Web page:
Stony Brook Medicine only site on Long Island to participate in Novavax...

Stony Brook Medicine only site on Long Island to participate in Novavax vaccine trial 

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In the effort to save lives and find another safe and effective COVID-19 vaccine, Stony Brook Medicine is participating in a Phase 3 clinical trial to test the safety and effectiveness of a Novavax investigational vaccine for SARS-CoV-2, the novel coronavirus that causes COVID-19.

Stony Brook is the only Long Island site participating in this clinical trial, and one of two in New York State to be selected for the trial.

The study began on Dec. 27 and is led locally by principal investigator Benjamin J. Luft, MD, Edmund D. Pellegrino Professor of Medicine at the Renaissance School of Medicine at Stony Brook University, and Adult Infectious Diseases Expert; and Sub-Investigator Sharon Nachman, MD, Professor of Pediatrics and Associate Dean for Research at the Renaissance School of Medicine. The randomized, blinded placebo-controlled phase III clinical trial will assess the immunity and safety of the Novavax vaccine candidate, as well as its ability to reduce disease in those who contract the virus.

Sponsored by the National Institutes of Health’s (NIH) COVID-19 Prevention Network, the study will recruit up to 30,000 participants at multiple sites across the U.S. and Mexico. Stony Brook is expected to enroll 500 participants, with the vaccine distributed mainly through Stony Brook Medicine’s Advanced Specialty Care in Commack, because of its ease of access and on-site phlebotomy and pharmacy.

Stony Brook was chosen as a trial center, in part, because of the institution’s outstanding expertise in infectious disease research – including vaccinology – and for the ability to perform clinical trials in subjects with complex medical conditions. The study will leverage Stony Brook’s extensive relationships with the first responder and essential worker communities to offer the vaccine trial to those at particularly high risk. Additionally, Stony Brook aims to bring the vaccine trial to underrepresented populations who are also at higher risk for infection.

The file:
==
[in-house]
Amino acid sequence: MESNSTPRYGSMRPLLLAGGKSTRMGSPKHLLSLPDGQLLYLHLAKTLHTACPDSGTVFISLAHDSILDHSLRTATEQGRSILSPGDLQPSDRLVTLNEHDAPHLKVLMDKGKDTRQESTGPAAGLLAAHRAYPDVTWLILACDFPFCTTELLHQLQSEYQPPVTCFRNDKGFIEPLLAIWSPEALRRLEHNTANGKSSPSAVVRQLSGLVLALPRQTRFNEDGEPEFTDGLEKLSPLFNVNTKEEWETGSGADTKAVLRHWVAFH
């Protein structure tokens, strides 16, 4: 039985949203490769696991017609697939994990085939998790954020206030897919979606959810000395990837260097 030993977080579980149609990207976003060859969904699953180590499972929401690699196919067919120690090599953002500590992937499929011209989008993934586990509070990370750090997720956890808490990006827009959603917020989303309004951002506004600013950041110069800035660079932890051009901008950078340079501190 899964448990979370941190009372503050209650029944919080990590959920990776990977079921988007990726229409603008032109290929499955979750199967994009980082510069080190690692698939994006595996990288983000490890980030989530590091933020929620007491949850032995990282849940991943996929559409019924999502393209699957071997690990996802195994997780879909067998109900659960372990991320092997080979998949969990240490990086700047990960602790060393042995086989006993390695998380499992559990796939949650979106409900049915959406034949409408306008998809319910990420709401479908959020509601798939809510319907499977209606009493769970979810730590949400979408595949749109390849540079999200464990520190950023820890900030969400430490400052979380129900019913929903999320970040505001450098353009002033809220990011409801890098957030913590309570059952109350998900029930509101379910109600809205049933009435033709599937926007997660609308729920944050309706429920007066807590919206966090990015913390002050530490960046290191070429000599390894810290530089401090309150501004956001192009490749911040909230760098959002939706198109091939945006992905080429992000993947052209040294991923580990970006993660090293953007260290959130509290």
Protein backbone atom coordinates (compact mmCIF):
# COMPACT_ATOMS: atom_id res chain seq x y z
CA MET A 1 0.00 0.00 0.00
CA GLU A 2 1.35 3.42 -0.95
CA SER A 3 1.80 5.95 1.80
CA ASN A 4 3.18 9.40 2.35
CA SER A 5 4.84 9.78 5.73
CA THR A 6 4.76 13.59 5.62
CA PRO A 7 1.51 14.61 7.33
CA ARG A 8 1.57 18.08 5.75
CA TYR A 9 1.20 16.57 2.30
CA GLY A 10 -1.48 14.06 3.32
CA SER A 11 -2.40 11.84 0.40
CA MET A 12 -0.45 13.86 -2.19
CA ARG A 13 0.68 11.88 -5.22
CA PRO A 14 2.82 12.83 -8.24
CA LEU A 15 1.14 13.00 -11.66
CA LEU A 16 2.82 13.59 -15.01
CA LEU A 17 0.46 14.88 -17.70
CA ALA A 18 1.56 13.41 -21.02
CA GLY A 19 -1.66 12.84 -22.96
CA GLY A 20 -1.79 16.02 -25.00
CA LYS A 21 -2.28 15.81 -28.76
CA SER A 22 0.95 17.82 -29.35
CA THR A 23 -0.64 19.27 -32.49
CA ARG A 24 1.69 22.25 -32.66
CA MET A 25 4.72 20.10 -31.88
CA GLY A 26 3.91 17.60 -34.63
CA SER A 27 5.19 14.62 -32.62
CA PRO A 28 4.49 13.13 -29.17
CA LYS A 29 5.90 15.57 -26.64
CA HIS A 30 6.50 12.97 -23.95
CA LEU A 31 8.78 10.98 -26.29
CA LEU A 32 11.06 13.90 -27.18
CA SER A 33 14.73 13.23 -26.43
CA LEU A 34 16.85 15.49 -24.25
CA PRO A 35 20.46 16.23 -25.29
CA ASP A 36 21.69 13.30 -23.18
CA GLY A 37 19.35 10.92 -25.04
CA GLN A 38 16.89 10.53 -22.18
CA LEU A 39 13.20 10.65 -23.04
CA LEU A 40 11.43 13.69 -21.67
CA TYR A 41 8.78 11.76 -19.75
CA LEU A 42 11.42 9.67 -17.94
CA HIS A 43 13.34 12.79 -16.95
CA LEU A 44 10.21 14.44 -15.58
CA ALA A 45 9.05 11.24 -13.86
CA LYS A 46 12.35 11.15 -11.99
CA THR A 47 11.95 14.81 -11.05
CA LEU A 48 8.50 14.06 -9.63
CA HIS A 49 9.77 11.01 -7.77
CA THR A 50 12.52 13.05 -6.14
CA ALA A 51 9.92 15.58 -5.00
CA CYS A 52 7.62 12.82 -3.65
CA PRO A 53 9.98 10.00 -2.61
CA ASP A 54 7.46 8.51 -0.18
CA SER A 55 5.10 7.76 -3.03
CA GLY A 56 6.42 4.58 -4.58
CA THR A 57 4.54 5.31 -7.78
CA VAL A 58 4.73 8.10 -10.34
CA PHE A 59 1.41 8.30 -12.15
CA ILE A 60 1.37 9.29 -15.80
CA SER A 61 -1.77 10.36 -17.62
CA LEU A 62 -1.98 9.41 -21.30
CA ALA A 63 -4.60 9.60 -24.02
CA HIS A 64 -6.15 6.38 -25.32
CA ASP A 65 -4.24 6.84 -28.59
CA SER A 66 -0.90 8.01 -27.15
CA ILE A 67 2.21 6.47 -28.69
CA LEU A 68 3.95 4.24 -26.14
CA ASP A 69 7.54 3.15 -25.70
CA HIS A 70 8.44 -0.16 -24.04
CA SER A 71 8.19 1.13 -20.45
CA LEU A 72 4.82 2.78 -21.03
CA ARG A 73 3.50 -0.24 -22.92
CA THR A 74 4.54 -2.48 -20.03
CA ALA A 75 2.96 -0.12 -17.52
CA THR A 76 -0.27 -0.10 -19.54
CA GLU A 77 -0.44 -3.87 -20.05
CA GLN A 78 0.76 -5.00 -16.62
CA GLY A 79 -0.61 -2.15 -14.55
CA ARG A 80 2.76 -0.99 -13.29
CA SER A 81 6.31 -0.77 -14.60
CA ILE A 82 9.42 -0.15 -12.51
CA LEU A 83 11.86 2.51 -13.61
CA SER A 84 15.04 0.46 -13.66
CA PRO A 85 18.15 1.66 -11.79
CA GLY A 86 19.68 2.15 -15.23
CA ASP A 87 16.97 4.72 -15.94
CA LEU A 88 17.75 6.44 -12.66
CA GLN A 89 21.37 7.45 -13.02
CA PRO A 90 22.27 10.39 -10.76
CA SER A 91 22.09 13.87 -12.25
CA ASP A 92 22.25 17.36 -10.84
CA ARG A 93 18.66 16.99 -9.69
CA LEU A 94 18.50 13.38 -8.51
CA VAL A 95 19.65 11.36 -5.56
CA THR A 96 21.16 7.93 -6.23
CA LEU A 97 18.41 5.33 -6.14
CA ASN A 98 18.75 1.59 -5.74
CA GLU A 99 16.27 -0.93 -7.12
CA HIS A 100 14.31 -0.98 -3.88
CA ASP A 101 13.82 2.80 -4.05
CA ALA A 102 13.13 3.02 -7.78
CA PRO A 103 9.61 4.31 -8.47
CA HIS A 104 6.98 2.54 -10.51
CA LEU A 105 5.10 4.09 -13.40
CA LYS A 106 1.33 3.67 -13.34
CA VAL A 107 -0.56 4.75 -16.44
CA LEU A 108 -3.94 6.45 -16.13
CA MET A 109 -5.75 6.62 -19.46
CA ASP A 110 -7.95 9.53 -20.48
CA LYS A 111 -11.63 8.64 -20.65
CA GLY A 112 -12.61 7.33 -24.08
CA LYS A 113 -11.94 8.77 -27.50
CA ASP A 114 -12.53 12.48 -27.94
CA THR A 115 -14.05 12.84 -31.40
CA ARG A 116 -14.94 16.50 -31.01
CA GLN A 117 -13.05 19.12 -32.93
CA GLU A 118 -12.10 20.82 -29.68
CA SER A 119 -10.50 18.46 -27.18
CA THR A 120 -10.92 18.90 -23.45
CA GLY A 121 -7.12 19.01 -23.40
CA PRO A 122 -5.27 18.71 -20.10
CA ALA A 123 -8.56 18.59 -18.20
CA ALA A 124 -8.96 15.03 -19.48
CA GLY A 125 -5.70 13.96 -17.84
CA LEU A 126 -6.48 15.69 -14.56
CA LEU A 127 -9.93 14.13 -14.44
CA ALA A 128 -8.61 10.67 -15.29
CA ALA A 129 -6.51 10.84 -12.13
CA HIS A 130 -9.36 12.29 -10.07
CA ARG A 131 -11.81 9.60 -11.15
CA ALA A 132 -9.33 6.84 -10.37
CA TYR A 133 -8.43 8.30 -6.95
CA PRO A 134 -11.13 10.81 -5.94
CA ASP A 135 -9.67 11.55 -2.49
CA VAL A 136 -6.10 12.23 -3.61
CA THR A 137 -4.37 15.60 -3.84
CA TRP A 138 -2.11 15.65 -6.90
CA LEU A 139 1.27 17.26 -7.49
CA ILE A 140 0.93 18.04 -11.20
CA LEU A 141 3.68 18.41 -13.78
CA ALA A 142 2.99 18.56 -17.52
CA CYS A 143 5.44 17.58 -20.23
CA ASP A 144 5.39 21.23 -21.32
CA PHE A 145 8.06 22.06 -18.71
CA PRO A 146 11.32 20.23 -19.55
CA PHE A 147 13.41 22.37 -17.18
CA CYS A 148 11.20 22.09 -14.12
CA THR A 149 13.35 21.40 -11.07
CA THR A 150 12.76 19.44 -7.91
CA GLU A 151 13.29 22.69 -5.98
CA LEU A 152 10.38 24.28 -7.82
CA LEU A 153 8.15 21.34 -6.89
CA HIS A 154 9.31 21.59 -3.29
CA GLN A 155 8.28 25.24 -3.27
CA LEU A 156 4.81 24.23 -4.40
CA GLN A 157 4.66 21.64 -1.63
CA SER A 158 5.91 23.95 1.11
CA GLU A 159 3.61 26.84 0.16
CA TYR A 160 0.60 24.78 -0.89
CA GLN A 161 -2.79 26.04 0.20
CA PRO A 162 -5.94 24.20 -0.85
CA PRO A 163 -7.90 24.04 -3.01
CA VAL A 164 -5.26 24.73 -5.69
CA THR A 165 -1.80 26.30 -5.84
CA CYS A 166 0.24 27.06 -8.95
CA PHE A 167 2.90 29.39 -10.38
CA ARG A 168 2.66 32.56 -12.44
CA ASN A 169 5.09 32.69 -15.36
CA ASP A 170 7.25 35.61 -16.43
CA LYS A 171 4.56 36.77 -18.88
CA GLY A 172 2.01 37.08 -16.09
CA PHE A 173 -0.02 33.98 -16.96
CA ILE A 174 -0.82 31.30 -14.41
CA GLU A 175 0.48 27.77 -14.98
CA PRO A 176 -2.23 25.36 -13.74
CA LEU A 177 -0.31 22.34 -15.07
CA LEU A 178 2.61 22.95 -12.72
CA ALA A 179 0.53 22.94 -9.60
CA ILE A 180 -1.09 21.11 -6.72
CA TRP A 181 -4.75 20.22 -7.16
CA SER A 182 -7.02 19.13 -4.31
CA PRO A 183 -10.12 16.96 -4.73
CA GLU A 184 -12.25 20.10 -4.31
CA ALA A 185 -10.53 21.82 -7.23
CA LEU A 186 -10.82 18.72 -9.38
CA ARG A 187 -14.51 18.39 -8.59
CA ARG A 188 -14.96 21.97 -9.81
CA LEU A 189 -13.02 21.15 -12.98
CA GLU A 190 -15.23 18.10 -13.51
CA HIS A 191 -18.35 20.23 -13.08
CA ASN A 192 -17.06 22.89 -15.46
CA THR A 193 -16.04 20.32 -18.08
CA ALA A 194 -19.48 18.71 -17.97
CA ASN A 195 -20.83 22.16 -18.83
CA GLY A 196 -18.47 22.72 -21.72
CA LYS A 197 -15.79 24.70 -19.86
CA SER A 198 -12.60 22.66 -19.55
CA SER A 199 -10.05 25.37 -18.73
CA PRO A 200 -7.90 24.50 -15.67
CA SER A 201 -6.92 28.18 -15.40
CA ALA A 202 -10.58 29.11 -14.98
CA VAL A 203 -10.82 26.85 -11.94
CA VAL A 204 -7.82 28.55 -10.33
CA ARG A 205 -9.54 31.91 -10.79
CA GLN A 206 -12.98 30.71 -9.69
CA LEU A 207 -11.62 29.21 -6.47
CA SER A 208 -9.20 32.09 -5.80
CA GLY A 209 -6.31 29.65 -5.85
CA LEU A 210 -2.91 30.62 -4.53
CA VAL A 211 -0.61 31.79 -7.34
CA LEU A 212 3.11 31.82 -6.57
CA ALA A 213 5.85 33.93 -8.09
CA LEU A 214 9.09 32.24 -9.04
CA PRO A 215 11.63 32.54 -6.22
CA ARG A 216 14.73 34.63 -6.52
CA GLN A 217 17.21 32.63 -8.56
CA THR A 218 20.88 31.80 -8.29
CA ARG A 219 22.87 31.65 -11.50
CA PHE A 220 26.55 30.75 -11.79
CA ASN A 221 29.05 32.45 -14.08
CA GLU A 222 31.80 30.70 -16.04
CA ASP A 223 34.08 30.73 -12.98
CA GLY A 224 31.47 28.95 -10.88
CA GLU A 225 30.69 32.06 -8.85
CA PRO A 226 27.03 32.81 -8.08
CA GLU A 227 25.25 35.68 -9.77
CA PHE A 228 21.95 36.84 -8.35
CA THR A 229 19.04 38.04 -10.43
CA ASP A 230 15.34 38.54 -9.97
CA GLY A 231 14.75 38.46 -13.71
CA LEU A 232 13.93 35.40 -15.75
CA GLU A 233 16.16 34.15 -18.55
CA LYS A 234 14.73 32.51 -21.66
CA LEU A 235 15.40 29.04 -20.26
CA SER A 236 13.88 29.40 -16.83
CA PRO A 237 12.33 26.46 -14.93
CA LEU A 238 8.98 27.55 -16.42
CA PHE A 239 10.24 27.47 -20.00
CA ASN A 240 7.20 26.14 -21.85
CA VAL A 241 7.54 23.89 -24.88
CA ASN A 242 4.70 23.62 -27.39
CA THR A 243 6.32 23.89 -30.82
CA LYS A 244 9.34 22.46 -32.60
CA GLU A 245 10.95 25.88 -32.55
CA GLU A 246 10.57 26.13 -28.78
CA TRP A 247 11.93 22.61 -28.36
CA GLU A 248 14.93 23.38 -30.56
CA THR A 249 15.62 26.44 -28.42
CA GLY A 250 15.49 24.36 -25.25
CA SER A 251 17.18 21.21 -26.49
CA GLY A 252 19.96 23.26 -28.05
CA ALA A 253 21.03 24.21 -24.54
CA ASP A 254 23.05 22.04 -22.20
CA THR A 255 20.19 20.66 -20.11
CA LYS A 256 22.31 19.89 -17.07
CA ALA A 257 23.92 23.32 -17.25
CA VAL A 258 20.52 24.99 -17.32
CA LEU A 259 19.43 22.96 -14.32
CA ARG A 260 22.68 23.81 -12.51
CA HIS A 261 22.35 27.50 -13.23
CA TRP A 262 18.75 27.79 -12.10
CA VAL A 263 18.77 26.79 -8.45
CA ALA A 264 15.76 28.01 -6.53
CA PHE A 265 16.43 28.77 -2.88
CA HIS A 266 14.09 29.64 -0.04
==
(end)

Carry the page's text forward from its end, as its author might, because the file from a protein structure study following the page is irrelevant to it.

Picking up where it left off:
The clinical trial is a pivotal phase-three study, following phase one and two trials, in which volunteers produced strikingly high levels of antibodies. The results from the phase one study were published in the September issue of The New England Journal of Medicine. There are many benefits to participating in the study:

  • Level of antibody production. Based on Novavax’s phase two study, patients who received the investigational vaccine have reached protective levels of antibody production lasting for as long as they have been followed in the clinical trial.
  • Two-to-one randomization. The clinical trial is a two-to-one randomization of an investigational vaccine compared to placebo (most vaccine studies are one to one). This means that for every two people who receive the vaccine candidate, one will receive a placebo — increasing a participant’s chances of receiving the vaccine candidate.
  • Follow-up and monitoring. Each participant will be monitored for a two-year period. This will allow for a long-term safety assessment of all participants in the clinical trial.

Participants must be enrolled over a six- to eight-week period. They must be over age 18 and have not previously tested positive for COVID-19. At least twenty-five percent of participants must be 65 years of age or older. Those who are more likely to have an increased risk of SARS-CoV-2 infection due to community exposure, such as working in jobs that requires public interaction, are encouraged to participate.

Participants must be in reasonably good health, including those who have preexisting conditions, such as high blood pressure, diabetes or heart disease, that are stable. The investigational vaccine is not live, so participants cannot become ill with COVID-19 as a result of receiving the vaccine candidate. Enrollees are encouraged to have gotten their flu vaccine prior to enrolling in the study. All vaccines, including the flu vaccine, must be received at least four days prior to, or seven days after, receiving any study-related injections.

For more details about the clinical trial and Novavax, see this link.